However, there are a few issues with this strategy. First, nobody can determine with any exactness when “normal” will return. Is it three months, twelve months or more? Secondly, it is impossible to know what the new “normal” will be. What is certain is that passenger levels will take time to recover. Just as after other shocks to the system, such as September 11, traffic may take years to recover. That means that the deferred rents will need to be paid back (with interest) based on revenue from sales that may be lower than were originally projected.
In theory, this option would allow concessionaires to continue to operate until the COVID- 19 pandemic ends. However, concessionaires may not be able to continue their businesses, even though their operating expenses are temporarily reduced.
Other expenses, particularly labour (and benefits and taxes), may not be supportable, even if the business is not immediately required to pay rents to the airport. Each business has some calculable level of sales below which the vendor will lose money regardless of the rent deferral. Even if there is a way for the vendor to sustain current operations with deferred rent, as previously stated, once back rents must be paid back, vendor expenses may well exceed their ability to repay them.
iv. Rent abatement
Lastly, rent abatement, or simply not requiring vendors to pay any rent for a period, is the most extreme strategy available. This methodology clearly violates the FAA 28 March guidance as this would be a waiver of terminal rents. This option means that concessionaires would be given their space “for free” and the airport would receive nothing from whatever limited revenue that the operations produce.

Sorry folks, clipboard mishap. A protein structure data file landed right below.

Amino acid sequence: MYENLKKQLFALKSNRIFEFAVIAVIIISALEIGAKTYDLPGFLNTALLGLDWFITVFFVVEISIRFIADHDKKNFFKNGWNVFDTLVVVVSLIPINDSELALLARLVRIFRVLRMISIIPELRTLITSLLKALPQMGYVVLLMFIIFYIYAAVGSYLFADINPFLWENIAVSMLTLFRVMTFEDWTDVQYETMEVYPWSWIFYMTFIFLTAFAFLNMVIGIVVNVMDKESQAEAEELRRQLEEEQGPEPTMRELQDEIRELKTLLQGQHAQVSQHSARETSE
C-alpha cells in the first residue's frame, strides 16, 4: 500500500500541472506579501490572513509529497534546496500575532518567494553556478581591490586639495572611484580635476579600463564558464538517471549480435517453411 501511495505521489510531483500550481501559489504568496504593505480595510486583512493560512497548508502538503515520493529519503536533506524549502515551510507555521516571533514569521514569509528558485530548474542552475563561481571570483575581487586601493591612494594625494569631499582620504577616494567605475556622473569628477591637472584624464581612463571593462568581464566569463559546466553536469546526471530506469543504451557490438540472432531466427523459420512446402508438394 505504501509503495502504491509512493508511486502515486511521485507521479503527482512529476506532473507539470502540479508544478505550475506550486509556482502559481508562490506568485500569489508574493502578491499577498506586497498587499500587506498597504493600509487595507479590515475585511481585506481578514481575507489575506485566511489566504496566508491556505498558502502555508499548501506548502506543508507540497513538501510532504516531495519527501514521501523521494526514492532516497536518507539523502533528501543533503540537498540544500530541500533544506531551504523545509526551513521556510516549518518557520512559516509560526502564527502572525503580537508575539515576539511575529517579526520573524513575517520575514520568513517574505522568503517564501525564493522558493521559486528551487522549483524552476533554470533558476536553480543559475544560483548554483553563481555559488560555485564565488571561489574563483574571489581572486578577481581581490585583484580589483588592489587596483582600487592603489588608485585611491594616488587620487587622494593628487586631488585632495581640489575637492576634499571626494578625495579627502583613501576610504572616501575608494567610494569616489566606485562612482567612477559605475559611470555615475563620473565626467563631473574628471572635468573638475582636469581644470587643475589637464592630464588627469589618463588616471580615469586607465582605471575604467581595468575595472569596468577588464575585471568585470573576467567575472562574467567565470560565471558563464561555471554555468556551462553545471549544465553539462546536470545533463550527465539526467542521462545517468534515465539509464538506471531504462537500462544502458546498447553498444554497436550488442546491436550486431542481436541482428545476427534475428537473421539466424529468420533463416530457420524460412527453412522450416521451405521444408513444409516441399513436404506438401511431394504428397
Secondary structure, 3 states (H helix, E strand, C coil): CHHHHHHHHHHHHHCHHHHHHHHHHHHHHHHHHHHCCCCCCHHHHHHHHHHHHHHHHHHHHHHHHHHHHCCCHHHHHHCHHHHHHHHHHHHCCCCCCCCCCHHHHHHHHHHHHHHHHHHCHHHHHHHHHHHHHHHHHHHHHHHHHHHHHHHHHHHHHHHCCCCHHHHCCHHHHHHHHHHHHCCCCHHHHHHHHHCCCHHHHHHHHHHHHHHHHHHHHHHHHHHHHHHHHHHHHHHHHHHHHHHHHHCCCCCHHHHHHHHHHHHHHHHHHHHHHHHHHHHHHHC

The benefits of this option would be that it gives concessionaires the most potential to sustain some level of service while the pandemic continues and will put vendors in the best position to resume operations as passenger traffic increases. A combination of rent abatement and temporary closure of most of the concession units should help the airport to ensure that there is some level of concession services for passengers now. This option should also help to minimise or avoid concessionaire negative cash flow problems that might stem from requiring repayment of the avoided rents.
The problems of this option are many. From the concessionaire’s point of view, even if there is no rent charged and no expectation of repayment, concession operations still may not be financially sustainable in the short term.
From the airport’s point of view, without this non-aviation revenue, airports may find themselves unable to sustain themselves. This problem becomes more acute because, if rents are abated for concessionaires, other airport tenants are going to expect similar treatment, which is a requirement under FAA guidelines.
Unless the airport is shuttered, which can only be done with permission of the FAA, the airport will have bills to pay and no revenue with which to pay them. A failure to collect rents may also violate bond covenants on the financial offerings that have been previously used to finance airport construction. A default on bonds would have long-term consequences. At a minimum, a failure to make required bond payments would have a negative impact on bond ratings currently and in the future. This will limit the airport’s ability to improve its facilities when it eventually becomes necessary.
A combination of rent deferral, flexibility of operations and new lease agreements could be among the solutions to the concession fee challenge